Friday, October 15, 2021

The trouble with experts …

… ‘The Deep Places’ Review: Patient, Heal Thyself. (Hat tip, Dave Lull.)

Within days of acquiring the dream house, Mr. Douthat awoke with a stiff neck. He found “a red swelling” six inches down from his left ear. “It’s just a boil,” said a doctor, his insouciant declaration the first of many diagnoses in which it was claimed that there was nothing physically wrong with him. Lyme—a debilitating bacterial disease acquired from deer-tick bites—was ruled out because many of his symptoms didn’t match a rigid checklist drawn up for the ailment by the Centers for Disease Control and Prevention. This “diagnostic standardization,” Mr. Douthat writes, was “supposed to establish a consistent baseline for national case reporting, not rule out the possibility of atypical cases or constrain doctors from diagnosing them.” As a result of such inflexibility, he tells us, doctors miss “anywhere from a third to half of early Lyme cases.”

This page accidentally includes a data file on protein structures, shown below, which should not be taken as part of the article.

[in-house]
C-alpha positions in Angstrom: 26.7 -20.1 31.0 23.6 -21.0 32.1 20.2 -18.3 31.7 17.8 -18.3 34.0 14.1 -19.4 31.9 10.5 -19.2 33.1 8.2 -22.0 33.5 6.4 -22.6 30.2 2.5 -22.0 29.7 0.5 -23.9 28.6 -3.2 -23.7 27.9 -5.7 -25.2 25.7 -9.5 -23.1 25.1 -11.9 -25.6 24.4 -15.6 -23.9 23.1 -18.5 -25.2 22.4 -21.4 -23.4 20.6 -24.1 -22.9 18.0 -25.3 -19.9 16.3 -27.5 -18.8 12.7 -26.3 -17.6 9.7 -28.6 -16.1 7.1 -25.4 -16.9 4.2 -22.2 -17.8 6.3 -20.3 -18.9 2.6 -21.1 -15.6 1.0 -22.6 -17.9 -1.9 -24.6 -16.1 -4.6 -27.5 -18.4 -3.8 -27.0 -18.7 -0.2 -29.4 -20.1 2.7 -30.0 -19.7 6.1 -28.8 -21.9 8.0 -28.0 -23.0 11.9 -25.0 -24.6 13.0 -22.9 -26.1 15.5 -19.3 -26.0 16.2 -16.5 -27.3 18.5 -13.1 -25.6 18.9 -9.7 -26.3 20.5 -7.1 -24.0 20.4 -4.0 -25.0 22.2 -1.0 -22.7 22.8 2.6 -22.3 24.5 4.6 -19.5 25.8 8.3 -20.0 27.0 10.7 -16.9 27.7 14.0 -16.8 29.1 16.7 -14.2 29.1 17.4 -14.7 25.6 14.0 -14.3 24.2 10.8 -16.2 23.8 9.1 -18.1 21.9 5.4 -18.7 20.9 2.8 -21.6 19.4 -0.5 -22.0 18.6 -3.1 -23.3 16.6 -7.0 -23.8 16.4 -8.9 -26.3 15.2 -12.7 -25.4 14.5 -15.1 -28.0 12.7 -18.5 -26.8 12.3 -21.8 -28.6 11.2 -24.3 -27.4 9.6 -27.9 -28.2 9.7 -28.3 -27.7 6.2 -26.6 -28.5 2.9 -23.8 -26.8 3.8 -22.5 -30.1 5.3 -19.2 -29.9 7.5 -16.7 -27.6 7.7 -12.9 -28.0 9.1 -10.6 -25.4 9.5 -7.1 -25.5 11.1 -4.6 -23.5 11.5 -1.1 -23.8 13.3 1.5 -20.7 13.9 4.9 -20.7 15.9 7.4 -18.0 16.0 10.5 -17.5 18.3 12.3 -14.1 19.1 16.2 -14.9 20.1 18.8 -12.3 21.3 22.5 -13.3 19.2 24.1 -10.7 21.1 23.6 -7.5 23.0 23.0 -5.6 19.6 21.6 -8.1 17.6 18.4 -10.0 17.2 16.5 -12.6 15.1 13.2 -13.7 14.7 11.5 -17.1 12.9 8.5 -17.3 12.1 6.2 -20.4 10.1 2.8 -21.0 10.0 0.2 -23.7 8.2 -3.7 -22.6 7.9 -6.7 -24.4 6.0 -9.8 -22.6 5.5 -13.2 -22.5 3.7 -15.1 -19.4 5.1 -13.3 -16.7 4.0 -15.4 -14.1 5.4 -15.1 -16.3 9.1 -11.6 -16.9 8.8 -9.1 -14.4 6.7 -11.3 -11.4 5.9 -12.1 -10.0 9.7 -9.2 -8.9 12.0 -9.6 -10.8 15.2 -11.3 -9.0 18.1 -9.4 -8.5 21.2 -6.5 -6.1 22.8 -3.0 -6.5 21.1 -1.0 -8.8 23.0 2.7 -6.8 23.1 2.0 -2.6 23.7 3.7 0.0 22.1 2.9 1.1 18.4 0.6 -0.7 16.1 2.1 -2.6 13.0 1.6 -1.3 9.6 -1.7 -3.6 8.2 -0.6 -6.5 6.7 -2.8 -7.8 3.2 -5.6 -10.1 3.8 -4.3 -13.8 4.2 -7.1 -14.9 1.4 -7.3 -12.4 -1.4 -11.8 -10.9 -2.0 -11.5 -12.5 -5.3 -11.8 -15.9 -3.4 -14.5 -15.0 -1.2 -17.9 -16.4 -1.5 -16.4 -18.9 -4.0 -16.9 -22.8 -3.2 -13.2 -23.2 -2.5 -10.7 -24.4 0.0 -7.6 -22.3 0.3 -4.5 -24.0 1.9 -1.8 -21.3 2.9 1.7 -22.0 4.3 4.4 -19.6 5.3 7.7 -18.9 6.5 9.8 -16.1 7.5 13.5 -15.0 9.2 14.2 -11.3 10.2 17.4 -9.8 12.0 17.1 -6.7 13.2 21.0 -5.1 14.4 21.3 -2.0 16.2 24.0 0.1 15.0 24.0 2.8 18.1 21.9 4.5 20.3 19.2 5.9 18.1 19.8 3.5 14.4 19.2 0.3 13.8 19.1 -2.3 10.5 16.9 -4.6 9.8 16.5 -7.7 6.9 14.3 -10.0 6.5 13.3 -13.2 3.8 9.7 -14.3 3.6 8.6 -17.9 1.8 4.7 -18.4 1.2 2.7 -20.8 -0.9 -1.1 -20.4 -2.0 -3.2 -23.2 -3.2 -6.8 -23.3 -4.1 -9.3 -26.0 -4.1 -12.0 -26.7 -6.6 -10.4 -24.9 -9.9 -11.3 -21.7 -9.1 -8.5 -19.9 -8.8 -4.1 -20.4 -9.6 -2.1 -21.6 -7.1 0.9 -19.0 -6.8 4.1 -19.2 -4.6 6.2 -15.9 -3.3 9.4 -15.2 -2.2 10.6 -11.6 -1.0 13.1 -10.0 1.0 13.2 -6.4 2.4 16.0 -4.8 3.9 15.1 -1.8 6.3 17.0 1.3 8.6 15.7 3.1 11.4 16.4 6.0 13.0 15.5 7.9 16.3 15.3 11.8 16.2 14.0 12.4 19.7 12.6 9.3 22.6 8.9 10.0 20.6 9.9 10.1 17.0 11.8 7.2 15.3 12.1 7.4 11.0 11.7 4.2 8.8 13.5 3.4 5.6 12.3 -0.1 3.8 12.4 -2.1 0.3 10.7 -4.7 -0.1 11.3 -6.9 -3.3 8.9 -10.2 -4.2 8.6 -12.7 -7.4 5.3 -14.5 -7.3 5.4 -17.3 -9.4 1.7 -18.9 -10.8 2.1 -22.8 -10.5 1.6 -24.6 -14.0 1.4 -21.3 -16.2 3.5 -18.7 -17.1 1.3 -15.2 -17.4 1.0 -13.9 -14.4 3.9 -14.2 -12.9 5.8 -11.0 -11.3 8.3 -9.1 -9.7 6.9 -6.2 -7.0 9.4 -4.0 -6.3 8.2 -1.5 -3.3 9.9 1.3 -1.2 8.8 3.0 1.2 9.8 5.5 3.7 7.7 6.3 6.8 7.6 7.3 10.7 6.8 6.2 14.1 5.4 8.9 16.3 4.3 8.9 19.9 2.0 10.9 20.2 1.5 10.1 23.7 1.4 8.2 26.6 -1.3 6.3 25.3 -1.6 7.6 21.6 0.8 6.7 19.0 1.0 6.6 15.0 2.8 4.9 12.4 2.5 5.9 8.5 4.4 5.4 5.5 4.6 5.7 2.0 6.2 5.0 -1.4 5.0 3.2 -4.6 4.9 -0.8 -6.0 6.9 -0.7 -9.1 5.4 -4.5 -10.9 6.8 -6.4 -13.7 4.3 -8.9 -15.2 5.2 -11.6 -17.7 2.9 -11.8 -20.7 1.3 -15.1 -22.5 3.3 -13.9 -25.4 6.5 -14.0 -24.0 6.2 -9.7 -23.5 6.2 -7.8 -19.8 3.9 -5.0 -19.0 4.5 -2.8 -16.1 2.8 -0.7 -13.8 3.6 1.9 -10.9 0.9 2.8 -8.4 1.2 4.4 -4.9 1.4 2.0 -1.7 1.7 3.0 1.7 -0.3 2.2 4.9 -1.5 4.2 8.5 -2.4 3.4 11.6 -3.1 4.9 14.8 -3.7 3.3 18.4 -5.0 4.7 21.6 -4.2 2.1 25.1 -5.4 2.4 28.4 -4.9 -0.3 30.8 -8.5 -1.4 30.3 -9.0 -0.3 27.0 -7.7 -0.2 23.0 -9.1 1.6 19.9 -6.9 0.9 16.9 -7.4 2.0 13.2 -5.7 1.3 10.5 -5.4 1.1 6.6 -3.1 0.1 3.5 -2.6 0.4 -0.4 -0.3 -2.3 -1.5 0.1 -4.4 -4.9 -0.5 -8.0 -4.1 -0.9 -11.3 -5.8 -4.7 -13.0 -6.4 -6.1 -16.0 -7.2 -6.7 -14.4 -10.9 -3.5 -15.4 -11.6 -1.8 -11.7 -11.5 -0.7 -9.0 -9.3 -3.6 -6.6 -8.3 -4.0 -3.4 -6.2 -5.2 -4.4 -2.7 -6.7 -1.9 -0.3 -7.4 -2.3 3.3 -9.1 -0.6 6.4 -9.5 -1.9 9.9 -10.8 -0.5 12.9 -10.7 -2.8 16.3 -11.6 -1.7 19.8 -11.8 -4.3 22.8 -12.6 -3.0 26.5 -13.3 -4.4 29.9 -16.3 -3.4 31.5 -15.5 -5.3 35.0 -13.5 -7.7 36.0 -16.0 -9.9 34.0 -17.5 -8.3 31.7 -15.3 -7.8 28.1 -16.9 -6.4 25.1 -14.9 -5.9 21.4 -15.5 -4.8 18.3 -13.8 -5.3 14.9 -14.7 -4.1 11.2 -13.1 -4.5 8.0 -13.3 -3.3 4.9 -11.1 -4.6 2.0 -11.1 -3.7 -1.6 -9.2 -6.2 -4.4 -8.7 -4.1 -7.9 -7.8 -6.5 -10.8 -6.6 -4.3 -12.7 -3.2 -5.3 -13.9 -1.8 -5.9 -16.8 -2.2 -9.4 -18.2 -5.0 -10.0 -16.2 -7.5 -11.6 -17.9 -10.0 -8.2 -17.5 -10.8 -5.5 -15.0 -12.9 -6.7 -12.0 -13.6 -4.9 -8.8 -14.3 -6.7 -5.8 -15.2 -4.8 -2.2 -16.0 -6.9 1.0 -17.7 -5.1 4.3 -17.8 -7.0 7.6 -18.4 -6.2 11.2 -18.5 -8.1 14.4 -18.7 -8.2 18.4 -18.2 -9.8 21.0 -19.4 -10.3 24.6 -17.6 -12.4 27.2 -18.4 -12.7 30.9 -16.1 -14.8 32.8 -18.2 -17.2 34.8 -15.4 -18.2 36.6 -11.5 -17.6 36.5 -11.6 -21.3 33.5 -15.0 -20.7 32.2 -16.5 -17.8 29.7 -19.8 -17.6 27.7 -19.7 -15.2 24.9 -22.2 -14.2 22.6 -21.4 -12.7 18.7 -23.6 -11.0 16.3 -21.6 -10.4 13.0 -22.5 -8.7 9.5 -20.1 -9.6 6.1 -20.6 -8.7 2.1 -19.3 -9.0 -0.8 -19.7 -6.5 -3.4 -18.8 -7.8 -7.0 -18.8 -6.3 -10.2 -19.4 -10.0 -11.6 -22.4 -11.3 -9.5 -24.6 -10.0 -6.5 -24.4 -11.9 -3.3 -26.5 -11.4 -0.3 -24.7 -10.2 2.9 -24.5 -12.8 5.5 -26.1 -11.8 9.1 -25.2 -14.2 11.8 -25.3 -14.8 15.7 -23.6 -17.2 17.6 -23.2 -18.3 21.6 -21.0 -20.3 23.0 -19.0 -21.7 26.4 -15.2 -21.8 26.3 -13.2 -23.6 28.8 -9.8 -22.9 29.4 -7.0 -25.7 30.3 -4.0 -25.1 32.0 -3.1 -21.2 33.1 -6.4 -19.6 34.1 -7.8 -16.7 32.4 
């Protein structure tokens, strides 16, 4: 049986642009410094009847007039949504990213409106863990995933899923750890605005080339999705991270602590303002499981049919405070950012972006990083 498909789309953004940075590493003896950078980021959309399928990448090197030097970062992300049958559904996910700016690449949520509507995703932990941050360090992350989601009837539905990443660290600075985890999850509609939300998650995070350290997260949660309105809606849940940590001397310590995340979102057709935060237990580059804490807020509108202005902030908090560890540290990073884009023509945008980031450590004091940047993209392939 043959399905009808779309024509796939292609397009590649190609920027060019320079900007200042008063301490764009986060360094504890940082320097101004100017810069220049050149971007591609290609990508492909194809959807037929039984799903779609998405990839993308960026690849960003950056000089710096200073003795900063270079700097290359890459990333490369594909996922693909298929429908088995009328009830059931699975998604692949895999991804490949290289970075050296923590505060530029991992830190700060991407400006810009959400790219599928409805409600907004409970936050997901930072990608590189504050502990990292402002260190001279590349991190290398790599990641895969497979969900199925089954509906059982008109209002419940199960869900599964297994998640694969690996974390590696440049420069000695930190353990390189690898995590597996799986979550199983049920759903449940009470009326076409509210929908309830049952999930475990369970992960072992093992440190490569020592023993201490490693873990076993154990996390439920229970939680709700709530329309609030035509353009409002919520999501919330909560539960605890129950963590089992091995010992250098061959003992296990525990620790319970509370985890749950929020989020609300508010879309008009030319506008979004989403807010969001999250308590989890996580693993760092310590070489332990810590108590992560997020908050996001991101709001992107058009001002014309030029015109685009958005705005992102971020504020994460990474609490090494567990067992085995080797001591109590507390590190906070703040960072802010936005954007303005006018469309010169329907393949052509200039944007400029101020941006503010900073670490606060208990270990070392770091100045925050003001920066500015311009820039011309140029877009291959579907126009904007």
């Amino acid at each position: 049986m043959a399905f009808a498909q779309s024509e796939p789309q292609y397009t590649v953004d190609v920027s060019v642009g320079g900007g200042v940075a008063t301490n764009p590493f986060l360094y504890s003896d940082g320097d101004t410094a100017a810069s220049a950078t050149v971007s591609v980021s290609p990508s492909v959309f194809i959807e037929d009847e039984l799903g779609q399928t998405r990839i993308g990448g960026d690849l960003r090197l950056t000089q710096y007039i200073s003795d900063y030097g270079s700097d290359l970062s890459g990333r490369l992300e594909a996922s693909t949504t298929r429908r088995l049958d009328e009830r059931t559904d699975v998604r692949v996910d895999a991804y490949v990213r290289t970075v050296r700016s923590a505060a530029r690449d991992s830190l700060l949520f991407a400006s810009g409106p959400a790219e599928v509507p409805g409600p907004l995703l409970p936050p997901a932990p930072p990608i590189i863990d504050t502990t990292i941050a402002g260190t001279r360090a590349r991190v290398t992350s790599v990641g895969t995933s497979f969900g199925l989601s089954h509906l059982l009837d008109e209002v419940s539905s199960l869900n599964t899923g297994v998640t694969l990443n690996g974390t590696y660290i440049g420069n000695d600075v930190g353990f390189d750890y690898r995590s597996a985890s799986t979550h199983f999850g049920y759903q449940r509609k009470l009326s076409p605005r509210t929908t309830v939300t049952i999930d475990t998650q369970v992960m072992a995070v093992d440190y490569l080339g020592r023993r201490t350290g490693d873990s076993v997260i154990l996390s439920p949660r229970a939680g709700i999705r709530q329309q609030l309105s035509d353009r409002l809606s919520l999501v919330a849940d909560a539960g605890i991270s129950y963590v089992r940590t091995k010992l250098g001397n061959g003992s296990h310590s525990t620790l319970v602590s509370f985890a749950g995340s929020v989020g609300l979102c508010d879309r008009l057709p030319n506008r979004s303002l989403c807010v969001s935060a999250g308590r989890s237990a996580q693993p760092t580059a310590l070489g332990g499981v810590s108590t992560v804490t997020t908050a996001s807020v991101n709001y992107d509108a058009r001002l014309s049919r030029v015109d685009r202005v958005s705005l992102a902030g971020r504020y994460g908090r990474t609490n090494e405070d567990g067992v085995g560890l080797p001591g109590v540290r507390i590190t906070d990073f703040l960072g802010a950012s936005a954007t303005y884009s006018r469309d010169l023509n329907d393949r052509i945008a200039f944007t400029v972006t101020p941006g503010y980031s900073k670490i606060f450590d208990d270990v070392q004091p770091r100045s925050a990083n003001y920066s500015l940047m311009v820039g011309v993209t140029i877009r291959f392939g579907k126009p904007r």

1 comment:

  1. Several reviews of Douthat's book have spurred me to place it on my to-read list, not least because of my family's experiences with chronic illness and pain. However, the title of the blog post is exasperating: there are good doctors and bad ones, thorough doctors and far too busy ones, caring doctors who recognise the limits of their knowledge and arrogant ones. I wish you'd step down from your soapbox, Frank, and recognise how irresponsible this sort of generalisation is in the age age of social media.

    (BTW: my very busy GP has tested me for Lyme disease twice, since the disease is considered very serious in these parts.)